“It’s as if a nuclear apocalypse has gone off in the Gulf,” he said. “The media is not telling the truth. No one is telling the truth. Let me tell you something. Yesterday on the beach where we work, my crew cleaned up seven hundred bags of oil. Today we went back and the beach was completely covered in oil, as if we had never been there. Today we carried away another seven hundred and fifty bags. Every day we clean up, then the tide brings it in again. The oil is everywhere, deep under the sand. Today I wanted to measure the oil, so I stuck my shovel into the sand and the oil was down there eight inches deep.”
Steve leaned in close, “Do you want to know how long my contract is to work down here?” he asked. “Three years.” His jaw muscles tightened as if he wanted to suck his words back into his mouth, but could not. “They are telling everyone it is not so bad, but clean-up will take many years. I am going to be here a long time.” Steve wiped a hand heavily over his eyes as if they were burning. “Let me tell you something. Today we saw three sharks washed up dead on the beach. The insides of their noses were black with oil. The membranes of their mouths were black with oil. Their eyes were black with oil.”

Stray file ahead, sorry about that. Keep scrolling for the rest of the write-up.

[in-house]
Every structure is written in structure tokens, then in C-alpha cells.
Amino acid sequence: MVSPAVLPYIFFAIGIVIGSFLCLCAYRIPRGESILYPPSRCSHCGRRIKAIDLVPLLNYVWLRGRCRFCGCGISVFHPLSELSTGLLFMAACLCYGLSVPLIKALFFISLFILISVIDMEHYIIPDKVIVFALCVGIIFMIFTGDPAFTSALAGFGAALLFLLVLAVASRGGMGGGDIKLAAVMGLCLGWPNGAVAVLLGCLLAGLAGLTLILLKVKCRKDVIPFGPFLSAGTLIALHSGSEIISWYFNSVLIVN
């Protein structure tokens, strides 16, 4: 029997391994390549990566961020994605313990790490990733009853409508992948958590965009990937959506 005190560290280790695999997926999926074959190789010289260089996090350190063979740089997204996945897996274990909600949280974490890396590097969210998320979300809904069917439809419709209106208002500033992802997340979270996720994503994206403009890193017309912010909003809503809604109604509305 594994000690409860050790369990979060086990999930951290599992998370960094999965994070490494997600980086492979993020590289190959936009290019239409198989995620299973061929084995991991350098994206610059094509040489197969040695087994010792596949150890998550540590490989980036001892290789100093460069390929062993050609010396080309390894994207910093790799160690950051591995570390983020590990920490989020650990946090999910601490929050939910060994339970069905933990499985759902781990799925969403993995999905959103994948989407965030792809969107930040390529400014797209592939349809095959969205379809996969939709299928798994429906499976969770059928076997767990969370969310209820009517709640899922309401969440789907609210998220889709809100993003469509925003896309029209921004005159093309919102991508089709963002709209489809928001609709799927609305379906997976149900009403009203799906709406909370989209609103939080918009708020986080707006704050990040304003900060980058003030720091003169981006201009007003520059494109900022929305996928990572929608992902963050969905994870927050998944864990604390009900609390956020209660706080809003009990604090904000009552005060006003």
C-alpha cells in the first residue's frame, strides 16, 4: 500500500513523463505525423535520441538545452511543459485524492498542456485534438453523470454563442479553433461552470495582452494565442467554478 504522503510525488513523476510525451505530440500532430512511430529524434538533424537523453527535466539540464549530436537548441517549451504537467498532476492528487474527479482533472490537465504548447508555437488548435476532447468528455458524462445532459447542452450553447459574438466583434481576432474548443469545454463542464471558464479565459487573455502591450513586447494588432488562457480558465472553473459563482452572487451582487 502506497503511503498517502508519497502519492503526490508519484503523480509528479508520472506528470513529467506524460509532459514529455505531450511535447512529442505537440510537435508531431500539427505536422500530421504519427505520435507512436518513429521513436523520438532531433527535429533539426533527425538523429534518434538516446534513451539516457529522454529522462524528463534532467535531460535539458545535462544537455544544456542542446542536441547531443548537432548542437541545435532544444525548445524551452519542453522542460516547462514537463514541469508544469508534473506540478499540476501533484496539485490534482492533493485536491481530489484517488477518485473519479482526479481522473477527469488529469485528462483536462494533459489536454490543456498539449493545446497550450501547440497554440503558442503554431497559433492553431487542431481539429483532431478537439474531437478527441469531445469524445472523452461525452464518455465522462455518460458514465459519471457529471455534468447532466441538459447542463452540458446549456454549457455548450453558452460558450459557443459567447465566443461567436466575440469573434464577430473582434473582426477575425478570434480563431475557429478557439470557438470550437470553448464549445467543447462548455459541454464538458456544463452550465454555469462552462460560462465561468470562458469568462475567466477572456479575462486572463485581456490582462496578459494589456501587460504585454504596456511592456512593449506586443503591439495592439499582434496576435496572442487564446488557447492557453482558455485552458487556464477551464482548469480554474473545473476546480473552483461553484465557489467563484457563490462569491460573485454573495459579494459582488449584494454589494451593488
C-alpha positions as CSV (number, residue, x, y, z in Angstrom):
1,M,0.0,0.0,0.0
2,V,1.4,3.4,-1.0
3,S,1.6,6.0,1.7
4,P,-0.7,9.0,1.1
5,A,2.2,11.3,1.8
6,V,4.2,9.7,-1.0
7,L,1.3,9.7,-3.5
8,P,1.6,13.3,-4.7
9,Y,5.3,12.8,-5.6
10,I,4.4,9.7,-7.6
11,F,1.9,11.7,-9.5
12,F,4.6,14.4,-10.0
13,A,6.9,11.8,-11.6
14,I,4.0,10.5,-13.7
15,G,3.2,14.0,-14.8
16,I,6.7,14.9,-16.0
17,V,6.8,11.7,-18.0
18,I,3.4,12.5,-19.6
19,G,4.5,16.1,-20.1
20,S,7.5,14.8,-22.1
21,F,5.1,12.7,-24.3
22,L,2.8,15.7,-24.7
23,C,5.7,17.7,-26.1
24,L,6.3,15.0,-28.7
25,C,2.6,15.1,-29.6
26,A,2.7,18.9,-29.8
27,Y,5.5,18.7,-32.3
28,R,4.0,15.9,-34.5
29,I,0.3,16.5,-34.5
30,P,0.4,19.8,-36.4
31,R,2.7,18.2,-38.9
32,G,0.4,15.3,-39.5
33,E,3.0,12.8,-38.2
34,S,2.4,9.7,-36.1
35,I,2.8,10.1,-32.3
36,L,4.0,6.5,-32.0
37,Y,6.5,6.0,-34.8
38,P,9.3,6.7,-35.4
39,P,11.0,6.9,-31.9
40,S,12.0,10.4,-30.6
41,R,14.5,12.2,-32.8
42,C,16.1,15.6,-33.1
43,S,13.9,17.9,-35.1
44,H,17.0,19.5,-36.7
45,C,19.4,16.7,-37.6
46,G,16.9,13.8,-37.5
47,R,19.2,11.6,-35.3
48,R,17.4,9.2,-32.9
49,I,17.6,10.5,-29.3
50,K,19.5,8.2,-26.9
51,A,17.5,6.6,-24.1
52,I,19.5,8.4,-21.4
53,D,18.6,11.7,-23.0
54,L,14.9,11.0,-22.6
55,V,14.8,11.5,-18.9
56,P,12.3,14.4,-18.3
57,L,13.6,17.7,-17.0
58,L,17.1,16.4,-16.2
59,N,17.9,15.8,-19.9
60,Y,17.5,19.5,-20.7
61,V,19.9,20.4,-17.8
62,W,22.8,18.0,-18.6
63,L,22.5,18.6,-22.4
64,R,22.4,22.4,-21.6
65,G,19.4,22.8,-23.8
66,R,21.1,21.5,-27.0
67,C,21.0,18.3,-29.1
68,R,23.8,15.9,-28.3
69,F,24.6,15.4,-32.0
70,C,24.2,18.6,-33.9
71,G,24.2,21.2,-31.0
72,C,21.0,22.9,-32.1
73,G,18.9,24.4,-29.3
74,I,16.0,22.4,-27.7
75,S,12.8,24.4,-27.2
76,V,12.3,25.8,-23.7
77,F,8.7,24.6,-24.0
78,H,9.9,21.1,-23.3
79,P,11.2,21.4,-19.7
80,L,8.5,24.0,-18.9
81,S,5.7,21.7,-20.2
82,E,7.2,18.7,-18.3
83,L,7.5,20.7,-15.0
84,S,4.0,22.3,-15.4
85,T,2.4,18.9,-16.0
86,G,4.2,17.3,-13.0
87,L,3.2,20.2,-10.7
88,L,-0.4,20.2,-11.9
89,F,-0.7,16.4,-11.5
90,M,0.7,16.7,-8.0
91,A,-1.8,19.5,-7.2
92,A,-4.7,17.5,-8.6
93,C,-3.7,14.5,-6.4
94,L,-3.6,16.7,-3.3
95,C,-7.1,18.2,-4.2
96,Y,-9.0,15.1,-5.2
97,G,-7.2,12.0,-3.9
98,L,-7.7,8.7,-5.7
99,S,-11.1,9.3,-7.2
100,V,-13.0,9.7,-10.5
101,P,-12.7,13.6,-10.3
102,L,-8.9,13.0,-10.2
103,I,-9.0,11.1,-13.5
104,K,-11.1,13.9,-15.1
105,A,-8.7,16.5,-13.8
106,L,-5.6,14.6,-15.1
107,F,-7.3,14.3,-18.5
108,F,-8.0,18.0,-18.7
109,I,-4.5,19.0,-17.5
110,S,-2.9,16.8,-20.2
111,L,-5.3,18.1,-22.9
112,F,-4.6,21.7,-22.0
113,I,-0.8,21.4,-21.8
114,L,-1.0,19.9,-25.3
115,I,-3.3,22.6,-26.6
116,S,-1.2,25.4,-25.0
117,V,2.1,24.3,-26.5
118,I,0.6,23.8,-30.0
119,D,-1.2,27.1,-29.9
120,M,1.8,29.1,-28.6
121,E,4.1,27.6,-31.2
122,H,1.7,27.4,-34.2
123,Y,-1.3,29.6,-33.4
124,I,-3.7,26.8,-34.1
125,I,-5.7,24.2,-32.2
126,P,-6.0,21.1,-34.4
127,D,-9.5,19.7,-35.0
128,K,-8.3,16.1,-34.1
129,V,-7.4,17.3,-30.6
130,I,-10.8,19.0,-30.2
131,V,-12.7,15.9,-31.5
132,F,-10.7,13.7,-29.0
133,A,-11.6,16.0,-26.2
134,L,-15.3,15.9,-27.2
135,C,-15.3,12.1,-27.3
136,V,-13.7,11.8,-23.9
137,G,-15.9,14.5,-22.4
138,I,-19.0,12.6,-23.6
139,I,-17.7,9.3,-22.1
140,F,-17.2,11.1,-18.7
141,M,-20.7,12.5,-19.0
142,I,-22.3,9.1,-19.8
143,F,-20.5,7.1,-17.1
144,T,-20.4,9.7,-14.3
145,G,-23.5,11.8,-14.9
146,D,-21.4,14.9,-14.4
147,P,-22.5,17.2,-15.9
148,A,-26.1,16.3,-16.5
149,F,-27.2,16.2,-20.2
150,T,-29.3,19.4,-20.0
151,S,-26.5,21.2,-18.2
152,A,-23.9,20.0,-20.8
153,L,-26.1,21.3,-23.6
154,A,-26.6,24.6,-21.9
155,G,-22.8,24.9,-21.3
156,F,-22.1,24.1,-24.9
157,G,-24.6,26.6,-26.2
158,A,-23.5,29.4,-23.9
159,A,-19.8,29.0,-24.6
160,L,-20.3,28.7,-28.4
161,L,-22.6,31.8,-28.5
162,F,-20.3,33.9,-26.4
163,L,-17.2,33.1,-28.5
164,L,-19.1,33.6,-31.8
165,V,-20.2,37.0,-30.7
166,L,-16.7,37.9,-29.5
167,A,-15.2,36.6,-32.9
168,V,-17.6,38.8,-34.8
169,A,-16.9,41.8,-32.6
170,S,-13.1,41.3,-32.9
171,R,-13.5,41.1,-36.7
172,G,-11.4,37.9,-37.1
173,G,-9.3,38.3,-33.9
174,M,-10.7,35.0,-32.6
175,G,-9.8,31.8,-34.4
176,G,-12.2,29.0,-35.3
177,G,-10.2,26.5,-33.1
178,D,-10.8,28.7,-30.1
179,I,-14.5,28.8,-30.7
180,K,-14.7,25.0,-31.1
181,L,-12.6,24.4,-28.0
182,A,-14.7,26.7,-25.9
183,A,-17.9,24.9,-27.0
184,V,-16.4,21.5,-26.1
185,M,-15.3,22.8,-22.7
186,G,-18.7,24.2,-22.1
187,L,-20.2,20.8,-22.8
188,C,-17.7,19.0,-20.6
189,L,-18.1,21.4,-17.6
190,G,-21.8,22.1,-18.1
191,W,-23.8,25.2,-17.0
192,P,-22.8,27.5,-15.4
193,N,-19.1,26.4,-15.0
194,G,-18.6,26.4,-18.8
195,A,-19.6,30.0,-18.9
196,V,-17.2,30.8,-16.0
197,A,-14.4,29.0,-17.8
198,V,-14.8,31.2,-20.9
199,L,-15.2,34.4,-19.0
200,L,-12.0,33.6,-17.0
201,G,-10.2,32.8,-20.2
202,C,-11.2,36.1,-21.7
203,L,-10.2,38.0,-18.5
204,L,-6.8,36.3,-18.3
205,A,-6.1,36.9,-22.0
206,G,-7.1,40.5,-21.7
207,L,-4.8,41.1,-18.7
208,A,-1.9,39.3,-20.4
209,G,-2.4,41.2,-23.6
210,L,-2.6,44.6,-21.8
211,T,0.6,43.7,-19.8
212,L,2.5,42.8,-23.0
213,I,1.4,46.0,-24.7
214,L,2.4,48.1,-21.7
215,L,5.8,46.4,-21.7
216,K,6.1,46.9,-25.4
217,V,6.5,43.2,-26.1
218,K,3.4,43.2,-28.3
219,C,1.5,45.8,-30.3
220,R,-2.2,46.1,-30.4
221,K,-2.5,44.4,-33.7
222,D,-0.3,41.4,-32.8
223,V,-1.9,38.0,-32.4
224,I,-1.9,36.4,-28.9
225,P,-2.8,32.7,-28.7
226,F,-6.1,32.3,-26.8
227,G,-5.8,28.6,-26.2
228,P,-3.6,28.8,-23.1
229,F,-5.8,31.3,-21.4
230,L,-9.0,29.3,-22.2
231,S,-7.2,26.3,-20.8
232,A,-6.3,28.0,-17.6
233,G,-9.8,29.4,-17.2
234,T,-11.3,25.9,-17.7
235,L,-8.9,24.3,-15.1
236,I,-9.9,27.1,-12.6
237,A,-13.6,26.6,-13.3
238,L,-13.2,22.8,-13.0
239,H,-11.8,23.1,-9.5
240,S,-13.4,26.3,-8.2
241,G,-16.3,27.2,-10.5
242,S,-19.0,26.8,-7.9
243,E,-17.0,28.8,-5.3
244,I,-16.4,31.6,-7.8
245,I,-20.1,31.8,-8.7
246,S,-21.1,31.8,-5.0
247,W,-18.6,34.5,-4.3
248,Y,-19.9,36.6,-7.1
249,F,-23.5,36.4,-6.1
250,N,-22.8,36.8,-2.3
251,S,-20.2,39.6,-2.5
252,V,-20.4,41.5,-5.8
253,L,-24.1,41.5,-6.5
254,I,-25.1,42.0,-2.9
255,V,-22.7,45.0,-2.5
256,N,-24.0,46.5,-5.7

Steve is a war veteran who has seen a great deal of horror, but he seems to find this memory inordinately upsetting. “I am telling you this for the sake of our grandchildren,” he said. “We have an apocalypse going on and no one is paying enough attention.”
VO: This oil spill is a historical catastrophe that will have lasting effects on people worldwide. What remedial efforts would you say were the major hits and misses from BP?
AQ: A hit would be the $20B relief fund, although that was obviously coerced. Misses would be everything else. They have botched every aspect of the aftermath, from failed cleanup, to failed capping of the well, to failed PR whatever that’s worth. Disaster after disaster. I wouldn’t trust them to run a lemonade stand.
VO: What made you decide that an “in your face” exclamatory horn-blowing statement needed to be made?
AQ: Tony Hayward. His cool, calm, careless face in the congressional hearings made me want to shove a vuvuzela up his ass. This is the next best thing.
Rare 70’s Official BP Board Game (it’s the real thing, folks), promised all the ‘thrills of drilling’ offshore, with the first player to earn $120million being crowned the winner. Up to four would-be tycoons could compete at exploring for oil, building platforms and laying pipelines to their home countries. But BP Offshore Oil Strike players must also avoid the dreaded ‘hazard cards’, which state: ‘Blow-out! Rig damaged. Oil slick clean-up costs. Pay $1million.’
A month ago, National Incident Commander Thad Allen issued an order granting the media “uninhibited access” to the areas affected by the Deepwater Horizon oil spill. It was routinely and often brazenly ignored.
Thirty days later, it should be said that the order essentially has no real-world meaning at all. Here’s Daniel Tencer at Raw Story:
Journalists who come too close to oil spill clean-up efforts without permission could find themselves facing a $40,000 fine and even one to five years in prison under a new rule instituted by the Coast Guard.